While corrupt payments leave behind a trace that can be followed, there is no tangible way to corroborate that unscrupulous influence has been exacted. This makes the latter is considerably difficult to prove. There are still signs that something may be wrong. Low-quality goods and services are purposely accepted or if contracts are awarded without any logical justification are just two instances of potential influence being used in procurement.


We alluded to it when discussing the concept of corrupt payments and now we can define how bidding is used as procurement fraud. The idea of collusion is used frequently for personal gain. Bidders may work in consonance and submit complementary bids that enable both parties to win contracts on a regular basis.

Furthermore, they may use this method to divide regions or territories which would prohibit other vendors from being chosen. This phenomenon is also known as bid rigging. This measure may also be used in combination with kickbacks for maximum gain. Lastly, there is also the option of manipulating bids. Executives who handle procurement deals can engineer the entire bidding process so that it works in the favor of their preferred contractor or supplier.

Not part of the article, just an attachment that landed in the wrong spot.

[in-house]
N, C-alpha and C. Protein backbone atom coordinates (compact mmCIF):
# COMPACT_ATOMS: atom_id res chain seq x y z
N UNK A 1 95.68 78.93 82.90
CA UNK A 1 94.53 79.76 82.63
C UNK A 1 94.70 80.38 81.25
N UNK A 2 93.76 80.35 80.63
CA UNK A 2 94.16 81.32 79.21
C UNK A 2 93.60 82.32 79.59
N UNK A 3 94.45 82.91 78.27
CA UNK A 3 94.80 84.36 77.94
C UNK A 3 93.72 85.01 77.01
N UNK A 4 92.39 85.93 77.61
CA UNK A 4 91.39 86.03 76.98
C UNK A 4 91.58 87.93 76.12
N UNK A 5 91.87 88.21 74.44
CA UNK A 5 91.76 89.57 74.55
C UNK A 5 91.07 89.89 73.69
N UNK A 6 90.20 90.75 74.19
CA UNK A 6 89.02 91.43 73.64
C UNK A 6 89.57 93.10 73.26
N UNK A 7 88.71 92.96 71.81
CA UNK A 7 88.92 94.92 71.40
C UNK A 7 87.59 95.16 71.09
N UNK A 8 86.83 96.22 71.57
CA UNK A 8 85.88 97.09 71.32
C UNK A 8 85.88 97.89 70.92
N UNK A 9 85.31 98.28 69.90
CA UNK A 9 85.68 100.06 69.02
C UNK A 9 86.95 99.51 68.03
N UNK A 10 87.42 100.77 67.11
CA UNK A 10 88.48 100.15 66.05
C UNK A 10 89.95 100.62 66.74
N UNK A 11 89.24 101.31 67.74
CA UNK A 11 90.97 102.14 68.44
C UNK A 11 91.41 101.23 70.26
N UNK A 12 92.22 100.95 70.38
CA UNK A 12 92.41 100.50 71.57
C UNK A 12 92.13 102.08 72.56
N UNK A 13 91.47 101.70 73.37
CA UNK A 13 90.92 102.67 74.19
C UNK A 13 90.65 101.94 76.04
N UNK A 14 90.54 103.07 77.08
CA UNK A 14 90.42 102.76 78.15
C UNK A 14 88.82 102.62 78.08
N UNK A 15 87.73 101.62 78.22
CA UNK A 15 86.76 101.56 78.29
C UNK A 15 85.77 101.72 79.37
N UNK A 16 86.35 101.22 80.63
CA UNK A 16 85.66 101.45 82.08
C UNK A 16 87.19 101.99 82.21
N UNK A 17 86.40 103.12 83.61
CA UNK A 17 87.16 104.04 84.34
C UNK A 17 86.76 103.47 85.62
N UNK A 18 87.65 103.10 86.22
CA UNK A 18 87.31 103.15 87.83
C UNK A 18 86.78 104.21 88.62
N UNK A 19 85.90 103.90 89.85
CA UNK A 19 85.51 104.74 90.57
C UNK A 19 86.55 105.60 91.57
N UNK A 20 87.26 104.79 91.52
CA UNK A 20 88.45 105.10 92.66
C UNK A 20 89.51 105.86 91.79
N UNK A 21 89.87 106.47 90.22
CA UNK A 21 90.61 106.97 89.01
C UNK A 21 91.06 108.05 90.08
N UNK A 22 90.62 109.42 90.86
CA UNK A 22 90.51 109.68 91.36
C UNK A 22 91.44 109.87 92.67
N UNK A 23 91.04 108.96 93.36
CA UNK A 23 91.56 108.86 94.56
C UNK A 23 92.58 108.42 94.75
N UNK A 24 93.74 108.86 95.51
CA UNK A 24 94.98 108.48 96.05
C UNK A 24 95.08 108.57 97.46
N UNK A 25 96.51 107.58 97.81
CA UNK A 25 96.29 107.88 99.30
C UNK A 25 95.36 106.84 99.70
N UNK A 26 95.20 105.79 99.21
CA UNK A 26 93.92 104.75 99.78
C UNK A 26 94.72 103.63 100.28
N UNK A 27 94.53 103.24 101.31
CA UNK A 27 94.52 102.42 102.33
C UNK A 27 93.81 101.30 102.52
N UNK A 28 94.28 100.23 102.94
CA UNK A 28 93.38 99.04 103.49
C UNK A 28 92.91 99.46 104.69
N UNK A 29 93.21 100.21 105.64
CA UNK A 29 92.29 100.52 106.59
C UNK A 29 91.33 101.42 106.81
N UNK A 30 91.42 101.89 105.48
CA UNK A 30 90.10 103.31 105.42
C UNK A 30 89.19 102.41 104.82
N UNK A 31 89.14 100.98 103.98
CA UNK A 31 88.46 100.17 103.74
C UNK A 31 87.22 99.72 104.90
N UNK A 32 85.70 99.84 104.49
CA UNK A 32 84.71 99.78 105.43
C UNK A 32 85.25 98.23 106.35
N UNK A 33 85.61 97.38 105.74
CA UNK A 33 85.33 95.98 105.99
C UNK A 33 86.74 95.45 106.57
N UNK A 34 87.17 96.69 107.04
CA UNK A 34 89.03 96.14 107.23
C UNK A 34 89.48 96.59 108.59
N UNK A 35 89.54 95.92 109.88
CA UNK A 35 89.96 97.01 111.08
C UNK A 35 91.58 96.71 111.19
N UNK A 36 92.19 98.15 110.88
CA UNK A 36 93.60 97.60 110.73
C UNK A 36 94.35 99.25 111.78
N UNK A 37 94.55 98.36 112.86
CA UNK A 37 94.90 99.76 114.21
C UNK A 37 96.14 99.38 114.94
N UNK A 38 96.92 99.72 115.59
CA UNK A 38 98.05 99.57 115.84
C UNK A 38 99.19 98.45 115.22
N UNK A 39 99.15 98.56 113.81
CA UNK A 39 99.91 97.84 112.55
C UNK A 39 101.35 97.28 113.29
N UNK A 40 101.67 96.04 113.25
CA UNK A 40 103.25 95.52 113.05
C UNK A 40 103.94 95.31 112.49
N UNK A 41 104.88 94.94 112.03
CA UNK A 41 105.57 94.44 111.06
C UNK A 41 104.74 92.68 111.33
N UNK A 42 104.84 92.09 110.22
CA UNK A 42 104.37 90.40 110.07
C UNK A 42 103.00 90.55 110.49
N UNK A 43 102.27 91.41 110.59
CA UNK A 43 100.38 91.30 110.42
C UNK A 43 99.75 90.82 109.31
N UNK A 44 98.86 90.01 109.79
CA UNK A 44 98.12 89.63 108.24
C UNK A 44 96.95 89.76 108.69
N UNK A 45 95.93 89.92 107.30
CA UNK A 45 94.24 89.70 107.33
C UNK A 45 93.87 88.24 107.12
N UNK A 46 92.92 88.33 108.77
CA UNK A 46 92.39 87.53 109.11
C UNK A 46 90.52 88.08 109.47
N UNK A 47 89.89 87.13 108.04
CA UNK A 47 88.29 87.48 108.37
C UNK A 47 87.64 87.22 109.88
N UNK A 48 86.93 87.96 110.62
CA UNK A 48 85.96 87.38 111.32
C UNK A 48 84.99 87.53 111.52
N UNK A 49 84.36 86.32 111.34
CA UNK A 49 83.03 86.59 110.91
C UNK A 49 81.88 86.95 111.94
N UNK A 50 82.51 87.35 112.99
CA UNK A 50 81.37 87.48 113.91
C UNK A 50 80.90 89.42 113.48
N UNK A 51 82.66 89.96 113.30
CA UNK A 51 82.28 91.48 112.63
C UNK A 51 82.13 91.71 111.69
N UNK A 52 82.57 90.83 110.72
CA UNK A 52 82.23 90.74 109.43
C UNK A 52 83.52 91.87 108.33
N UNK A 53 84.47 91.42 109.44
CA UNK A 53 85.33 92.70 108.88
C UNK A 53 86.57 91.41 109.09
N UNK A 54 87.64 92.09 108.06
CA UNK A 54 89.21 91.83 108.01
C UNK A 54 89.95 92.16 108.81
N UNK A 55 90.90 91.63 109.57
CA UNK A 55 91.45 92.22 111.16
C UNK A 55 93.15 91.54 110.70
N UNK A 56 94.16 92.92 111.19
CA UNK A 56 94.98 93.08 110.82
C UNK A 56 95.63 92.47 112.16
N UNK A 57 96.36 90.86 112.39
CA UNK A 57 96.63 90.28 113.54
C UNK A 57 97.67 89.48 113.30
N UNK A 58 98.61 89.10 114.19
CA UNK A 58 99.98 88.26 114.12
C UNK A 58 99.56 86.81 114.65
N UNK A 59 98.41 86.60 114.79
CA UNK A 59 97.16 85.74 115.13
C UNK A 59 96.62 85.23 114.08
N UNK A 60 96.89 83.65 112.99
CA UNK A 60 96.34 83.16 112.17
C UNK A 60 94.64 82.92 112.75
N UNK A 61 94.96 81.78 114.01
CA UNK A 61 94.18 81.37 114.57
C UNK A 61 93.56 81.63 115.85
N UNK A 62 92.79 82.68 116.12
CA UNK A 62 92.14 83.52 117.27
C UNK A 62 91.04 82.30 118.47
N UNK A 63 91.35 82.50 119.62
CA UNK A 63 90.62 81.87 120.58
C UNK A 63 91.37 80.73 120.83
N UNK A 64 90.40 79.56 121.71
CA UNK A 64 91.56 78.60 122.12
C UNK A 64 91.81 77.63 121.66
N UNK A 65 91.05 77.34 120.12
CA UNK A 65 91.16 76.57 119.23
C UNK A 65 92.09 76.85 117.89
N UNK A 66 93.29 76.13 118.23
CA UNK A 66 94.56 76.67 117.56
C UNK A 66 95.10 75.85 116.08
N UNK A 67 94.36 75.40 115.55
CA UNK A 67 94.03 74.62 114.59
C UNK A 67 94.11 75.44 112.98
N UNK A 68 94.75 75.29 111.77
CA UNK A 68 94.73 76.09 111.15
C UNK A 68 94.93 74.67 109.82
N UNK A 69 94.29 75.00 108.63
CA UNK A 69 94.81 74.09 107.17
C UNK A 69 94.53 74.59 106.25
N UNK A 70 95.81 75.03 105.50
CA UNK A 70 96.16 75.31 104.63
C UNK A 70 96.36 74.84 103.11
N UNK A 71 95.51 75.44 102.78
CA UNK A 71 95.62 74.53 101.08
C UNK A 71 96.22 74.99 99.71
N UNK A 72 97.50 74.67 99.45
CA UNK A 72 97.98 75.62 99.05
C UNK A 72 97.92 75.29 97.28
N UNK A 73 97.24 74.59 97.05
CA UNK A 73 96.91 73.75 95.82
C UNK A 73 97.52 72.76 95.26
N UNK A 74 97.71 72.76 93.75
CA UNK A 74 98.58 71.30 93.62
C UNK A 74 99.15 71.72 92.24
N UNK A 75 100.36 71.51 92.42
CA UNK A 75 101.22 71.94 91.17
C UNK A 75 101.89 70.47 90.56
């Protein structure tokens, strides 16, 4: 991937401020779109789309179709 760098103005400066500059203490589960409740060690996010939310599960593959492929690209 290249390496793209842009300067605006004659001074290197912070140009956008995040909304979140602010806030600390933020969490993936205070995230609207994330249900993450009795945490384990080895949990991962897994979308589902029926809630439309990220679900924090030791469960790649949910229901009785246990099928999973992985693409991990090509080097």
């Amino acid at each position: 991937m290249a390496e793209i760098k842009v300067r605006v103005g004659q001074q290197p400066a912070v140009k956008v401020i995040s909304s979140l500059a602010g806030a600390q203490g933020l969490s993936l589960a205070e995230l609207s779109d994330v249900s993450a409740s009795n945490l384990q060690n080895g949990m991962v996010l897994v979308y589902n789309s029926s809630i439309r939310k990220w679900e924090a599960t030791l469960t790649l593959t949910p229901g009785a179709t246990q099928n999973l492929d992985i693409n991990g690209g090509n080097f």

Delivery Fraud

All in all, there are three central types of delivery frauds that scammers can put into motion, namely variation abuse, contract specification abuse and improper claims. Variation abuse involves a contractor submitting a low bid, which is done in partnership with a procurement executive. Gradually, the bids are upped to increase their financial gain.

Contract specification abuse means contractors may deliver poor quality goods and services deliberately in the hopes that they do not meet the quality expected. However, they intentionally conceal the quality of items delivered for personal gain.

Suppliers may be inclined to exploit costs by making exaggerated claims so that they will be reimbursed accordingly, despite not performing those tasks. In terms of potential admonitions, records may go missing if individuals are involved in billing fraud. Duplication may be more apparent than usual and may be refunded from multiple accounts.

Posted On September 19, 2018